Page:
Ironically, the BHA knows this very well. The sanction it imposes on whip breaches singularly fails to dissuade jockeys from flaunting those regulations in big races, as Paul Townend did in winning the Ladbrokes Trophy on Saturday.

When it comes to doping control, a failed test has to result in a mandatory sanction. Of course, trainers in that predicament have the opportunity to mitigate that sanction, which takes account of any 'previous'. But sanction there must be. The opportunity to escape it is simply inviting trouble.

A very similar scenario unfolded in tennis 20 years ago, when Petr Korda escaped sanction for returning a positive steroid test on the grounds that he had not knowingly ingested nandrolone. The rules as they stood at the time did not compel the authorities to sanction him.

They were promptly rewritten. The move was seen as a necessary step in the drive towards effective doping controls, for which tennis earned a deserved and tarnished reputation for laxity. It would be a travesty were racing to be seen in a similar light.

Fairyhouse shows small can be beautiful

It is nothing new for good races, in particular valuable novice chases, to be reopened for the lack of sufficient entries. It has almost become the norm; the Henry VIII Novices’ Chase at Sandown on Saturday is the latest such example.

To this eye, small fields rarely serve to diminish the spectacle even though they are decried by bookmakers and generate less in media rights payments for racecourses that stage them.

However, the caveat is that there is sufficient quality within those small fields. It isn’t particularly edifying to watch what is in effect a match race, much less a long odds-on favourite outclassing three or four others in a Grade 1.

We all know that Cheltenham in March has become the be-all and end-all. And we recognise in consequence that meaningful clashes between promising novices have become few and far between during the preamble. But that doesn’t mean we should shrug our collective shoulders and carry on regardless.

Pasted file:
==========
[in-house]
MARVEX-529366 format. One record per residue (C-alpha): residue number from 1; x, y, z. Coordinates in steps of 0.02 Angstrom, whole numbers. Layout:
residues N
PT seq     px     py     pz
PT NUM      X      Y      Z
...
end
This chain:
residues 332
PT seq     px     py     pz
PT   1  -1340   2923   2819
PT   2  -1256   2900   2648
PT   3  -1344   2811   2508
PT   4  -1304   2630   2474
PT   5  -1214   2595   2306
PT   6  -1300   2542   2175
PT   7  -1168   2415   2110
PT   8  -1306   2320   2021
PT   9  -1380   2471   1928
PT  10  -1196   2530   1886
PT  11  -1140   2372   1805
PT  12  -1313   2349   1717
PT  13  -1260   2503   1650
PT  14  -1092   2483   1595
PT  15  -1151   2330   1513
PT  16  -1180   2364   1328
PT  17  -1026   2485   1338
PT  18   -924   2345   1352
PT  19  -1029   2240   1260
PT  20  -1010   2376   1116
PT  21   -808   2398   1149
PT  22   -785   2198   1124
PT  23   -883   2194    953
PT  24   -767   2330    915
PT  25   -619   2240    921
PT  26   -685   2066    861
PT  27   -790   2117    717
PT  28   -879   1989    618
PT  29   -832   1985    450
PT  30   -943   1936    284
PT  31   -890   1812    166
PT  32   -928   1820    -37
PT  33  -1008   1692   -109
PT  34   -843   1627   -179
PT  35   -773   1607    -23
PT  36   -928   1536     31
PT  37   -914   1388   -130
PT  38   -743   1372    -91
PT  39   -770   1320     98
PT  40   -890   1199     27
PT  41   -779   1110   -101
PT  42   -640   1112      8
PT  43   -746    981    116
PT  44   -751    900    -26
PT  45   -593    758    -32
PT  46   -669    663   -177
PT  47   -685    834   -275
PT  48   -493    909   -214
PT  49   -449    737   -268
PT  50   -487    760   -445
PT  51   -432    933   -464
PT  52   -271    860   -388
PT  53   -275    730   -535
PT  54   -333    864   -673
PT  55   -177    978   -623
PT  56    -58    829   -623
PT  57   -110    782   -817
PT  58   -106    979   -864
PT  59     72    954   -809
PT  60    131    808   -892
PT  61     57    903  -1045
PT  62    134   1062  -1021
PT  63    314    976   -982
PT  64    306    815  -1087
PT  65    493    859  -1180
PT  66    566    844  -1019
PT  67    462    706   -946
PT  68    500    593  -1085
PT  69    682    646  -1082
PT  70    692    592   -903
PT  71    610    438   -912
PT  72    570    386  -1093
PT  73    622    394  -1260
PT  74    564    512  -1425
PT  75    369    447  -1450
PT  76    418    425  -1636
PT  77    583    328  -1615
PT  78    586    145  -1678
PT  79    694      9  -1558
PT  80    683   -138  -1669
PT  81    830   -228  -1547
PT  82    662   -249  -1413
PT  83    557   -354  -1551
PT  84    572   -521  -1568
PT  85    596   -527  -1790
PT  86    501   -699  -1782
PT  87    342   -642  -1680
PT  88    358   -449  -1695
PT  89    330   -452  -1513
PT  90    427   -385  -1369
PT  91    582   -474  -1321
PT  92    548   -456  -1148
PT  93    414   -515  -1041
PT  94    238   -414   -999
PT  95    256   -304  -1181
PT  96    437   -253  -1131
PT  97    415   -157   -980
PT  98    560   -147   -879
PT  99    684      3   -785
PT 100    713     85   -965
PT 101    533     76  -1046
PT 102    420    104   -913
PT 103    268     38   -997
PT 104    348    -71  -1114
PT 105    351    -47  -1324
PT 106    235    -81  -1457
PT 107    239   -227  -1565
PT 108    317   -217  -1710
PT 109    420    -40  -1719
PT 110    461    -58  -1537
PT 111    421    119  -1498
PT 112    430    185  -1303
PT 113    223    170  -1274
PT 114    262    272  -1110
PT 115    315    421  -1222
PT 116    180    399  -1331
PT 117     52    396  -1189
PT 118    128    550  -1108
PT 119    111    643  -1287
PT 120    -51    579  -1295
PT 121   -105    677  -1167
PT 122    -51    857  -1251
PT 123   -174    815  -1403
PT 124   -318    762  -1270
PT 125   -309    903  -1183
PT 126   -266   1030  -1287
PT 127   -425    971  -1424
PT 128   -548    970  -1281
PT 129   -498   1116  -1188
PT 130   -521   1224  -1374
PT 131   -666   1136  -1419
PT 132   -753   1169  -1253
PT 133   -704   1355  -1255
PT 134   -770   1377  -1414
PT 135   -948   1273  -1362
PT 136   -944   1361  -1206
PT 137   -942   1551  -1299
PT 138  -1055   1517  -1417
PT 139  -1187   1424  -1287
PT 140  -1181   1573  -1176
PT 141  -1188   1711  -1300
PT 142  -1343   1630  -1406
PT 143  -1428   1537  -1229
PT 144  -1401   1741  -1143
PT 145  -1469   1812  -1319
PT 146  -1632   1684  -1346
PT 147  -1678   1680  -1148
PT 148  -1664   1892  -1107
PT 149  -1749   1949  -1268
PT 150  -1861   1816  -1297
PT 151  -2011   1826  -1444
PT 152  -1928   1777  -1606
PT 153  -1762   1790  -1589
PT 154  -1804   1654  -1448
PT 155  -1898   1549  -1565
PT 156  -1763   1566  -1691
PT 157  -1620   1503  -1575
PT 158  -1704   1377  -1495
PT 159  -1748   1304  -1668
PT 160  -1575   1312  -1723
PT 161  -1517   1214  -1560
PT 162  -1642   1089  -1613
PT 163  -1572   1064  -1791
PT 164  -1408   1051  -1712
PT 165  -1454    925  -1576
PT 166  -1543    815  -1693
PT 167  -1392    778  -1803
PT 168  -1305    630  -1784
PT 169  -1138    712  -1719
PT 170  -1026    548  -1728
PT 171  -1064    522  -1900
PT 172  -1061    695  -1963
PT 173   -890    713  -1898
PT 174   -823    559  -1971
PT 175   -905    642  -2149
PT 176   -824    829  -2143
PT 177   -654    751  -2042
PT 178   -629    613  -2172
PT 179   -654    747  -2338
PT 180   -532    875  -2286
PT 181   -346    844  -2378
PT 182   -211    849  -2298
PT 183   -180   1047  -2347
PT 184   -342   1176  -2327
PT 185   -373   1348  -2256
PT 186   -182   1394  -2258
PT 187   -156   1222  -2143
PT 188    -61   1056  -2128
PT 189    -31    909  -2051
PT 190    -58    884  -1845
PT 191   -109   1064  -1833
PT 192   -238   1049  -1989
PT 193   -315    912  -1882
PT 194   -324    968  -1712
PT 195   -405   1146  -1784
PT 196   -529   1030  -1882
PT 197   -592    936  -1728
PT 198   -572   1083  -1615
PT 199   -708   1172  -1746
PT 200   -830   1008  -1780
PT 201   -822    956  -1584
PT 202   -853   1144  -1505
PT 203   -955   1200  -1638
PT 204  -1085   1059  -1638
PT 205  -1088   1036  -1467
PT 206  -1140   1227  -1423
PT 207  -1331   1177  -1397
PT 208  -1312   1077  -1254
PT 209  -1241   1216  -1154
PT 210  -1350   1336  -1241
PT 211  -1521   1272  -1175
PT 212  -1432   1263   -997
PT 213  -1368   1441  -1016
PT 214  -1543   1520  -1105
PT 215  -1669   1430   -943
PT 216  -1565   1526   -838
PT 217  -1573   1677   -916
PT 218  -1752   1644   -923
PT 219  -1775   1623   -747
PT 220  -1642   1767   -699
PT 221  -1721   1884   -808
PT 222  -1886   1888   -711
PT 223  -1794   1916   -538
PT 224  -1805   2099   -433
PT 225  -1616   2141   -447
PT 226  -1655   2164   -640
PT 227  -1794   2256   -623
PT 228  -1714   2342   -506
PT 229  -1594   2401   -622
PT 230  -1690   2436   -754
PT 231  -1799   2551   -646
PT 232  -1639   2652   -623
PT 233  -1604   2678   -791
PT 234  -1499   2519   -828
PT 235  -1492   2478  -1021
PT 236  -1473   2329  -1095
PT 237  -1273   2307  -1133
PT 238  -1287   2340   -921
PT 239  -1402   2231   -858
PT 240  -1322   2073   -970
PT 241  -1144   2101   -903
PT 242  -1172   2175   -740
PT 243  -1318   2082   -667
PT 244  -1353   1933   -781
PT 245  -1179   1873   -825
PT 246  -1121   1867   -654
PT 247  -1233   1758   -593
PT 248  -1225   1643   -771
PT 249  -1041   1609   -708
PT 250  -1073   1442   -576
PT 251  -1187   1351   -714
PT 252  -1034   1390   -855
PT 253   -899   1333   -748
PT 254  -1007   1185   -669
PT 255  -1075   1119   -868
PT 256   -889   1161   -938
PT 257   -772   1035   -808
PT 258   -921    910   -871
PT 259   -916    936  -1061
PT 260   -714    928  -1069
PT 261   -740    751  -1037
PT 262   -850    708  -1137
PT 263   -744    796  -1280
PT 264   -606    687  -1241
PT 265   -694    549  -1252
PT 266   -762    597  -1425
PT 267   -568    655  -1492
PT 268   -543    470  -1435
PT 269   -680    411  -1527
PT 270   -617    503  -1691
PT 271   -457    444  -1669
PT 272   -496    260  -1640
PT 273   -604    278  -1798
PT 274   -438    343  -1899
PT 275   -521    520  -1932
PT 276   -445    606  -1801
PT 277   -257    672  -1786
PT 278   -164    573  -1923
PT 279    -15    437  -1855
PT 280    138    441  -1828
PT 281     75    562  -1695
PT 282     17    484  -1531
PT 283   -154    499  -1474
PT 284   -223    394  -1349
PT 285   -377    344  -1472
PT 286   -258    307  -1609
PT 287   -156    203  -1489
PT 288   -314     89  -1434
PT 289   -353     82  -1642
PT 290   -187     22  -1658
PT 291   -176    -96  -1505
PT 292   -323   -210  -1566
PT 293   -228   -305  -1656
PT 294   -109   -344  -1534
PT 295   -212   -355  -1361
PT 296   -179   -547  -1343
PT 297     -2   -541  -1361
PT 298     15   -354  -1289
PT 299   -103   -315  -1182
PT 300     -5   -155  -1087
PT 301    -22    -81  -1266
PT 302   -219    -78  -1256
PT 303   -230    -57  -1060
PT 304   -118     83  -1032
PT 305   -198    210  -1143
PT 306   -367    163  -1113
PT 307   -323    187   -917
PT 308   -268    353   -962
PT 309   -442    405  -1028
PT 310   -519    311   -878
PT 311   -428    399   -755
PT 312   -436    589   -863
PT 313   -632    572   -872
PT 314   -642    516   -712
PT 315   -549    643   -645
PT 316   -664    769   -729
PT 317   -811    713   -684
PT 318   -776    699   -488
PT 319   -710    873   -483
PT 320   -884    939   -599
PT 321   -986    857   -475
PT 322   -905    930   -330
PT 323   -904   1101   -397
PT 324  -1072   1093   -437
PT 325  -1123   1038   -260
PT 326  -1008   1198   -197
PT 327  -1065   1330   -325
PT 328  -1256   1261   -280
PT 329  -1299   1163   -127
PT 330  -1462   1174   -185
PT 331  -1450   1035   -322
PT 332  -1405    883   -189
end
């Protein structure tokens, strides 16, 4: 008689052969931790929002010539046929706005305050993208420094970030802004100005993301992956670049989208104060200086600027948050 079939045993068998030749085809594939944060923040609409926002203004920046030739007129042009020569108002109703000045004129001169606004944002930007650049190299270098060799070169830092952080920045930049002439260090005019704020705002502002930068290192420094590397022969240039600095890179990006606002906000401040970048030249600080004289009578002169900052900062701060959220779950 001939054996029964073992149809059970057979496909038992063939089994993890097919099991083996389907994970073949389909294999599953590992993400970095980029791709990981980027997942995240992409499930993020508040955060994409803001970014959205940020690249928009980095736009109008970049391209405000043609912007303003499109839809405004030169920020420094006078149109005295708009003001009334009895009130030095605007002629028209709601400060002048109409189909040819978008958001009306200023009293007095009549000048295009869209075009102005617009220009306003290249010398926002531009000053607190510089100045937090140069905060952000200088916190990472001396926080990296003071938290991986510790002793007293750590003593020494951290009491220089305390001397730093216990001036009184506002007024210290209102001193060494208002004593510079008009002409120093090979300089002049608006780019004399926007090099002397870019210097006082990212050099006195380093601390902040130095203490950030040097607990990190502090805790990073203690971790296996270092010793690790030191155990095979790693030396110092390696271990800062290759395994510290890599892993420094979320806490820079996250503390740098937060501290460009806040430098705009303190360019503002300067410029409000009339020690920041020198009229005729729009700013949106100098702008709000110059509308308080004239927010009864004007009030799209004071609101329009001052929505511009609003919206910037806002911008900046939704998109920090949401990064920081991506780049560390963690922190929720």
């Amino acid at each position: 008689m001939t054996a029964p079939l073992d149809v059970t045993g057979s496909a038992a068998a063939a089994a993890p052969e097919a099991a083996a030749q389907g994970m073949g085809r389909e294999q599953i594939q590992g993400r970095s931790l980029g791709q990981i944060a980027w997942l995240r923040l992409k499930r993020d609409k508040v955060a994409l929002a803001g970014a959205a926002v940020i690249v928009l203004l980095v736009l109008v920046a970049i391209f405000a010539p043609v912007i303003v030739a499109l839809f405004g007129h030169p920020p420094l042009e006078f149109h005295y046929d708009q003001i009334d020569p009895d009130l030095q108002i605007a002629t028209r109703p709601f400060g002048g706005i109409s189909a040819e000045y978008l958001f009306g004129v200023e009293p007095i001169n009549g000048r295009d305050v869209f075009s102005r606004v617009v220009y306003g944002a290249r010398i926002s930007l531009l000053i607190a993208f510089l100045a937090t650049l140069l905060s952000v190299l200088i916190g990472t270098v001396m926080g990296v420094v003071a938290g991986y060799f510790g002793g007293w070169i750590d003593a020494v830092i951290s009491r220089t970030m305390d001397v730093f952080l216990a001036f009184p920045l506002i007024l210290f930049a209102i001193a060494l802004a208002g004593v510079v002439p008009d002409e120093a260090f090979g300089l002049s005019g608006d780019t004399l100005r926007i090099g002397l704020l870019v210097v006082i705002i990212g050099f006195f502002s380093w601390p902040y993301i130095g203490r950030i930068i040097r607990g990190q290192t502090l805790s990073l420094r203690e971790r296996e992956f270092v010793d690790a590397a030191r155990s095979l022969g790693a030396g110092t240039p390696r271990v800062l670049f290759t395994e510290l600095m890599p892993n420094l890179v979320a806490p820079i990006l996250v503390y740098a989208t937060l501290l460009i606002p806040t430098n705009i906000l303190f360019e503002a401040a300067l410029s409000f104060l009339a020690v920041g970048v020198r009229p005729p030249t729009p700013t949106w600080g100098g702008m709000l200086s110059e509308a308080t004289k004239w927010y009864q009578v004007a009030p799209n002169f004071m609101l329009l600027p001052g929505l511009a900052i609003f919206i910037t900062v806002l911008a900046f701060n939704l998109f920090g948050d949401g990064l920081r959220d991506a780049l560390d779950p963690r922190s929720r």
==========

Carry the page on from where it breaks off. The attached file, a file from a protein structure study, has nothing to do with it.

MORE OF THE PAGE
The card at Fairyhouse on Sunday made a perfect example of how small fields do not equate to dull racing. None of the three Grade 1 races attracted more than seven runners, yet each was a little gem.

Apple's Jade and Jack Kennedy win a high-class Hatton's Grace Hurdle at Fairyhouse

The Hatton’s Grace Hurdle featured three individual winners from the Cheltenham Festival in March, while the novice hurdle and novice chase were so competitive virtually every runner had some sort of chance.

In contemplating this fabulous turnout, you couldn’t help but wonder why similar races for talented novices in Britain pale by comparison. The big Christmas festival at Kempton is imminent. The prospect of it replicating the quality fare at Fairyhouse is slim.

Marquesa the leader

The plethora of high-class French-bred jumpers doing the rounds on British racecourses is a relatively recent phenomenon. What was once a trickle has become a torrent. So much so that France’s premier jumps races, formerly an impenetrable fortress to British and Irish raiders, are nothing like as competitive as they once were.

The person most responsible for this one-way flow of equine traffic was the Marquesa de Moratalla, who sadly died in France last week. In tandem with her trainer, Francois Doumen, Sol, as she was known to all, introduced many in Britain to the merits of French-bred jumpers through the remarkable exploits of The Fellow.

British racegoers first saw The Fellow when he finished third behind Desert Orchid in the 1980 King George. This auspicious introduction was notable in another respect. The Fellow was just five years old, an age when some British and Irish stores had only just been retrieved from the field in which, to that point, they had spent their entire lives. It was certainly an eye-opener.

The Fellow would subsequently win the King George twice and the 1994 Gold Cup after he’d twice been denied – both times by a short-head – in earlier renewals. There could be no greater advertisement for French-bred jumpers than The Fellow. The Marquesa’s decision to campaign him in Britain’s premier jumps racing established a legacy that will last for many years yet.


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You cannot legislate for exceptions. It would also be unacceptable were nobody held to account for a failed steroid test